Ions are just atoms or molecules with an electric charge and the flow of ions across membranes is an important part of any cell’s ability to grow and thrive. Minute changes in levels of ions such as calcium act as ‘on’/’off’ signals for a staggering array of cell functions. Such tiny fluctuations are enabling your neurons to function as you read this (in addition to keeping you alive). Plant cells also rely on ion signals and there now exists quite a lot of evidence that calcium signals help plants re-establish growth after a stressor like cold temperature. Such signals can even change the patterns of which genes are activated as the plant endures the stress and then recovers.
In indica rice, cooler temperatures decrease the ability of COLD1 to transport calcium ions across the membrane. The influx of calcium slows to a trickle. This in turn has a dampening effect on anything reliant on calcium signals, including pathways that control plant growth and height. Thus, when indica experiences a cold snap, things shut down and don’t recover. It is, in effect, an in-built temperature sensor.
To understand why this happens, we just need to take a quick look at how all proteins respond to changes in temperature. Protein structures have closely packed architectures, and their functions are intricately tuned to disturbances in those structures. At very low temperatures proteins become rigid, at high temperatures, they become less constrained. As such, a protein suited to moderate temperatures becomes too stiff to function in the cold and too floppy to function in the heat. But evolution has been onto this for a while now, give or take a few billion years. This is why proteins in cold loving organisms have looser structures to begin with, so when they tighten up in cold temperatures, they still work. Conversely, proteins in heat loving organisms, such as those found in hot springs, have very rigid structures that loosen up nicely as the temperature rises. It’s also worth noting that that temperature can alter the fluidity of membranes. So if a protein happens to be embedded in a membrane, this can affect its freedom of movement, which in turn can dictate how well it works. Importantly, you don’t have to change a protein’s entire sequence to change its ability to function in a different temperature range or affect the way it interacts with its immediate surroundings. It just has to be the right changes in the right part of the structure and the follow-on effect can be substantial. In japonica it is: when the temperature drops, COLD1 keeps working.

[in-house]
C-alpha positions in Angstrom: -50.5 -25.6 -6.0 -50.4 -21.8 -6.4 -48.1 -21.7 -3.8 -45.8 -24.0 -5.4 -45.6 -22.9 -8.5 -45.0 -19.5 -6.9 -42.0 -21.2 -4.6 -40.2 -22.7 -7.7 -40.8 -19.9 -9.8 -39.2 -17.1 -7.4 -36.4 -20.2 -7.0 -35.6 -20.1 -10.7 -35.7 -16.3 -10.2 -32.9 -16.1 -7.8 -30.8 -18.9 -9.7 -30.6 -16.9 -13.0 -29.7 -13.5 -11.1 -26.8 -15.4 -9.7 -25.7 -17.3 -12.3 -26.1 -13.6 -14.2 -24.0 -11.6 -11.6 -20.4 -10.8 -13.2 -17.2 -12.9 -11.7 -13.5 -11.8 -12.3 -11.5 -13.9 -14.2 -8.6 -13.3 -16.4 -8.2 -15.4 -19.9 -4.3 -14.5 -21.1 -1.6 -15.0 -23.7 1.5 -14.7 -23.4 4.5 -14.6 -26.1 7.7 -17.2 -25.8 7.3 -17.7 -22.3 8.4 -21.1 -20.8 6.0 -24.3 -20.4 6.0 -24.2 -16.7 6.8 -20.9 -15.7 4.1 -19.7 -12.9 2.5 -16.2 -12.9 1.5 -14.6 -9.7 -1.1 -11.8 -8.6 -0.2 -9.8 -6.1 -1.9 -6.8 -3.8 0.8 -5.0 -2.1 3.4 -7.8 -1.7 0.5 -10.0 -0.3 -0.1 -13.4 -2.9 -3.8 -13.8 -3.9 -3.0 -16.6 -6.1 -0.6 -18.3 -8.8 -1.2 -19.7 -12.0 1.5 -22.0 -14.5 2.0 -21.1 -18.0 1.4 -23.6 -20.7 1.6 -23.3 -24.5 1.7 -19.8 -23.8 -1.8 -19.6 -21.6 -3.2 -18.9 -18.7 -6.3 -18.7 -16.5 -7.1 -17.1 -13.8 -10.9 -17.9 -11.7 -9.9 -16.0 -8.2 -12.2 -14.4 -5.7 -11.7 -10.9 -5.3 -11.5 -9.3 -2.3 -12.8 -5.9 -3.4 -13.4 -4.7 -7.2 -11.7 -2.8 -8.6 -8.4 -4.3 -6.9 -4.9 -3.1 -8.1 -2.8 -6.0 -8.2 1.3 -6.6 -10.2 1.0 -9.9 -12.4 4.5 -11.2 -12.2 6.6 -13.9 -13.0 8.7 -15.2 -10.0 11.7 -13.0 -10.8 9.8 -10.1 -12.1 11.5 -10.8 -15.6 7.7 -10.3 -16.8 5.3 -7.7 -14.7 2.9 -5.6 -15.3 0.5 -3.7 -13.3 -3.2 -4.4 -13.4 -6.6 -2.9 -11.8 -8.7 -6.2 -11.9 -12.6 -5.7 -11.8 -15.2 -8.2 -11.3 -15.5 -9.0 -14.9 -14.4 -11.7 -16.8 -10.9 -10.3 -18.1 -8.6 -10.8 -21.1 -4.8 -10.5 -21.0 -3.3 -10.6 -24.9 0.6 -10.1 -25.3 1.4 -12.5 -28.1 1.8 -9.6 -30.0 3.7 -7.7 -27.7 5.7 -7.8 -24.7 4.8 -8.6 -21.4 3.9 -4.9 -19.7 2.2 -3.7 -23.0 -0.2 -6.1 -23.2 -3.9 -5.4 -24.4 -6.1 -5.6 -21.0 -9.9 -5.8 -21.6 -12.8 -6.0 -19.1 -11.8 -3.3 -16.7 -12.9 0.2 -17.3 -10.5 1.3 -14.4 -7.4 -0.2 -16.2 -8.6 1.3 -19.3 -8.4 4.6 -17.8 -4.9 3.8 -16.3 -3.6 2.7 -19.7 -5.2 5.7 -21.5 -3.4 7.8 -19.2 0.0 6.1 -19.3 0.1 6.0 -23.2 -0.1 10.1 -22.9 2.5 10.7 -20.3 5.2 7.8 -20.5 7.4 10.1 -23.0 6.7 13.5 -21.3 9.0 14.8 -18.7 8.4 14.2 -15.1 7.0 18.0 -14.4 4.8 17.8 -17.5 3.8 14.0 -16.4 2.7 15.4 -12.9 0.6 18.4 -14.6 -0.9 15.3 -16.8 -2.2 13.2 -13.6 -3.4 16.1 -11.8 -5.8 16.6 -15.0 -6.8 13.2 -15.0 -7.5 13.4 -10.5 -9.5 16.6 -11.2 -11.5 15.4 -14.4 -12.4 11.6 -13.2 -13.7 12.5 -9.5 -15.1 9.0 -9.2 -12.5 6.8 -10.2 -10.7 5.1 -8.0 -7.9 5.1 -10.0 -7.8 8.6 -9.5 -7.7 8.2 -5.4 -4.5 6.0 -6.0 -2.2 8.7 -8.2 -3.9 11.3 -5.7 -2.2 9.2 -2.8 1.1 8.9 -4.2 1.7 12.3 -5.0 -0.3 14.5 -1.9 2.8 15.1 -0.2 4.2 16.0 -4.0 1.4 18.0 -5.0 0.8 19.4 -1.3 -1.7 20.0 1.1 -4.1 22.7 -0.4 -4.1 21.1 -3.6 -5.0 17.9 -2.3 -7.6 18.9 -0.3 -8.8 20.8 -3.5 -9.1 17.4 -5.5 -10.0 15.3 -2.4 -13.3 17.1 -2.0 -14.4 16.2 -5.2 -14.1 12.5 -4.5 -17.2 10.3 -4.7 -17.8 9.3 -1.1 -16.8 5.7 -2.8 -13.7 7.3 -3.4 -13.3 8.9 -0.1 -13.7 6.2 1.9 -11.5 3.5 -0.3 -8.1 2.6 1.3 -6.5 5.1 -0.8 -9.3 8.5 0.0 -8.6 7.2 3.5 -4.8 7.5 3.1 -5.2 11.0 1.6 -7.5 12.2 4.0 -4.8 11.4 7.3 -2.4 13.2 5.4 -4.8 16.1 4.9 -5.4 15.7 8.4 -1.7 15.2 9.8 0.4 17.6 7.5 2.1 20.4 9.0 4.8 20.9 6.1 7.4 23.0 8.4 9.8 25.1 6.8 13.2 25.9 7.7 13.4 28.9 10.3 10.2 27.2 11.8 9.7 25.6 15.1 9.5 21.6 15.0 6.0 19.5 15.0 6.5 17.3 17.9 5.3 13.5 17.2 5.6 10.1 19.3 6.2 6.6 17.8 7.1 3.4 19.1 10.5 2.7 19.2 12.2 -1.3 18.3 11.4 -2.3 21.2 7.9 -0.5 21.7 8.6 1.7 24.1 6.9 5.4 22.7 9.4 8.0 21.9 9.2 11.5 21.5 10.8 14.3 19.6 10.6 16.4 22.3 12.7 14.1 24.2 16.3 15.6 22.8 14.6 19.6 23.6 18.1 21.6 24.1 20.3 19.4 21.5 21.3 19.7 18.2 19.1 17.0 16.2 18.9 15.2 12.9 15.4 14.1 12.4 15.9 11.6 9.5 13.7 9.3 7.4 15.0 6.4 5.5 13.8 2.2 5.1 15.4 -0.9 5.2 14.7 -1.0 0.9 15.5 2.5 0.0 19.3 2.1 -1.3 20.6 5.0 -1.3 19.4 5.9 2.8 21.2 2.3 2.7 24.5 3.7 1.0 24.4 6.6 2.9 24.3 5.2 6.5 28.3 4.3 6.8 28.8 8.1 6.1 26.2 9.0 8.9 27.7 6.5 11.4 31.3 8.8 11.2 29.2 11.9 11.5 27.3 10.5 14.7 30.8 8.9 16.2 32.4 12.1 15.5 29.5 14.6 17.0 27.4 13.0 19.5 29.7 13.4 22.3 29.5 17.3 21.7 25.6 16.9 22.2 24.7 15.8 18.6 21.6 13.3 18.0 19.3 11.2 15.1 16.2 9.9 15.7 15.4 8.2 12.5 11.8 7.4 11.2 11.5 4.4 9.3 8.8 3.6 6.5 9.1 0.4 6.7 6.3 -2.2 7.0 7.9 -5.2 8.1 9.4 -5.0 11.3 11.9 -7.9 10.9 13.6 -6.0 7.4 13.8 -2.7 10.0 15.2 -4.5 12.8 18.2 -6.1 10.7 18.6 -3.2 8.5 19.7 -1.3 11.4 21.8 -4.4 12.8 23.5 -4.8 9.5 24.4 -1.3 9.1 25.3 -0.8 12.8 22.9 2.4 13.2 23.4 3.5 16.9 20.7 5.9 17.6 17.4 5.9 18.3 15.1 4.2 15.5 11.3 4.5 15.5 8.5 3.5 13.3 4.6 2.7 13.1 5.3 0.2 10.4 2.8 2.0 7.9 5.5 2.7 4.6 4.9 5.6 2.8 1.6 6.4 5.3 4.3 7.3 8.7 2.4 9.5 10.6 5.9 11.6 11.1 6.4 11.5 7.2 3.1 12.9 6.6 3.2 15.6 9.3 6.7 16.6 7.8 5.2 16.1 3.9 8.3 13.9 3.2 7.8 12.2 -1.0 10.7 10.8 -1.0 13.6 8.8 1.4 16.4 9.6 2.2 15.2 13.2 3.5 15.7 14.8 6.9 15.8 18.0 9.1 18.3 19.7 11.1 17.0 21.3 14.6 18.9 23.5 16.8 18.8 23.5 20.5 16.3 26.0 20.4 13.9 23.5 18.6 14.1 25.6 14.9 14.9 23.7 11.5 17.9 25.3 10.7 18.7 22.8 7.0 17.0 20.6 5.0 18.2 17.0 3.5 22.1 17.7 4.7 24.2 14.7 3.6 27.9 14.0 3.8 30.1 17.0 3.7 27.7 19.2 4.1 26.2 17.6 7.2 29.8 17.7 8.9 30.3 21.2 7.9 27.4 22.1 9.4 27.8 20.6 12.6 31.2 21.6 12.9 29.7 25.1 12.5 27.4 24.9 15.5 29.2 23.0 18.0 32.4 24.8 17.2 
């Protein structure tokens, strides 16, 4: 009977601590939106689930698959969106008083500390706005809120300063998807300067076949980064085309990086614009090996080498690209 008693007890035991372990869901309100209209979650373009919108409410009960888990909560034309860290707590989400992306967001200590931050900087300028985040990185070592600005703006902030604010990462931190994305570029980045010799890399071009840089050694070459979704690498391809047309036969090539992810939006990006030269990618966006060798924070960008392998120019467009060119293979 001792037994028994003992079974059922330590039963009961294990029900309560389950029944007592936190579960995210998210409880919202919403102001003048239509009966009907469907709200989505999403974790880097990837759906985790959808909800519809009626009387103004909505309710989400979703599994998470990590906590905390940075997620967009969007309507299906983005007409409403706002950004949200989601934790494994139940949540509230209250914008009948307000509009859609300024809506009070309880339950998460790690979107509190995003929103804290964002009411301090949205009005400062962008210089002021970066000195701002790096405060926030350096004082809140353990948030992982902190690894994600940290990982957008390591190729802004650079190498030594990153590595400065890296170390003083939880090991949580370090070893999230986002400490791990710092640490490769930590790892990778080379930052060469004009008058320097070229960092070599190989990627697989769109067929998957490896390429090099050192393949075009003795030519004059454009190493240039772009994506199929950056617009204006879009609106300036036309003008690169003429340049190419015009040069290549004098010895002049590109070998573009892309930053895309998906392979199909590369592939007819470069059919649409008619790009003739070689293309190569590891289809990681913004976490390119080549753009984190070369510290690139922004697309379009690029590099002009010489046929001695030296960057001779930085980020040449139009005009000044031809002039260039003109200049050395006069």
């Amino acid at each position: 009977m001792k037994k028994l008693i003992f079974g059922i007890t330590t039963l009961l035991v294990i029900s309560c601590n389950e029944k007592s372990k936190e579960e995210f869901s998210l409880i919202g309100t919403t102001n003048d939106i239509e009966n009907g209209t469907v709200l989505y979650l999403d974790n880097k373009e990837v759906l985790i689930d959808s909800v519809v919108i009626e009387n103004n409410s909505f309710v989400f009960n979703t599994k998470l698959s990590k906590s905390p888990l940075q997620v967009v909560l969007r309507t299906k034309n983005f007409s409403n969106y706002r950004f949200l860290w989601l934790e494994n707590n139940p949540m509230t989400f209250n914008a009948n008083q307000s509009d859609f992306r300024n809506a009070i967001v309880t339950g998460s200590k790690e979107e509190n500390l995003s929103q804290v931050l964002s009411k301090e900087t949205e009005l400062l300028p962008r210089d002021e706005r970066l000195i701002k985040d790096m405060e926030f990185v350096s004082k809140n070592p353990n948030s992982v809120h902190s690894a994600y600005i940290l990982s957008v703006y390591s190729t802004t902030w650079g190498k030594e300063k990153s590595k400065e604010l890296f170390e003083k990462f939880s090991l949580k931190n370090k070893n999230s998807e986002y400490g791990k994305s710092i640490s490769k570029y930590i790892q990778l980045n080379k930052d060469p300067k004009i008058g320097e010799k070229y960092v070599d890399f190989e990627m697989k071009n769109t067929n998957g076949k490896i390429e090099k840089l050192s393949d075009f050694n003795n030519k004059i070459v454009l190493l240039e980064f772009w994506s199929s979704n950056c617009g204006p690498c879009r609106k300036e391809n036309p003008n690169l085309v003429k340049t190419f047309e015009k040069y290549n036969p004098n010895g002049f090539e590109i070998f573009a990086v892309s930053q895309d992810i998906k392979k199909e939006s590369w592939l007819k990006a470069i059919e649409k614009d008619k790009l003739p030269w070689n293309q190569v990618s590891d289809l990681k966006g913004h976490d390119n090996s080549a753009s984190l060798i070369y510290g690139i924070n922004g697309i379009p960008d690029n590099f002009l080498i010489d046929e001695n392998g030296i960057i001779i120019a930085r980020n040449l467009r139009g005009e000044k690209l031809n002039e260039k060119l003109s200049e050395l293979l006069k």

When the researchers compared the genetic sequences of cold sensitive indica rice with cold-tolerant japonica rice they found a change at a single nucleotide, which in turn changes the protein in one place. In indica rice, there is usually a moderately sized, uncharged amino acid at position 187 in the protein sequence (either methionine or a threonine). But in japonica COLD1, amino acid 187 is a lysine — it’s one of the biggest amino acids, and also carries a positive charge.
Somehow that lysine keeps the calcium flowing in cooler weather. It may be that such a disruptive replacement prevents that region of the protein from becoming too rigid, enabling it to maintain its connections with its molecular teammates at lower temperatures. Fluctuations in calcium levels remain possible as the temperature drops, and these in turn are able to trigger important growth signals within the cell.
Ma, Chong and their colleagues also determined that this important genetic change wasn’t a spontaneous mutation that turned up over the last few millennia. Precisely the same mutation exists in the ancient wild rice species called Oryza rufipogon, and this suggests that the farmers who cultivated japonica had deliberately selected this trait as they bred rice to grow in cooler climates. Now we know just what it was they were selecting.
The identification of COLD1 and the variations that affect its behaviour improve our understanding of temperature sensitivity in rice and this knowledge has the potential to significantly impact future breeding efforts. For plant biologists Prabha Manishankar and Jorg Kudla, who reviewed the paper, the implications are far reaching.
“This work may pave the way to tackle the food production insufficiency due to environmental changes and may contribute to food security by stabilizing the yield of a major crop that nurtures a large human population on this planet.”
The history of japonica rice http://http-server.carleton.ca/~bgordon/Rice/papers/sato99.htm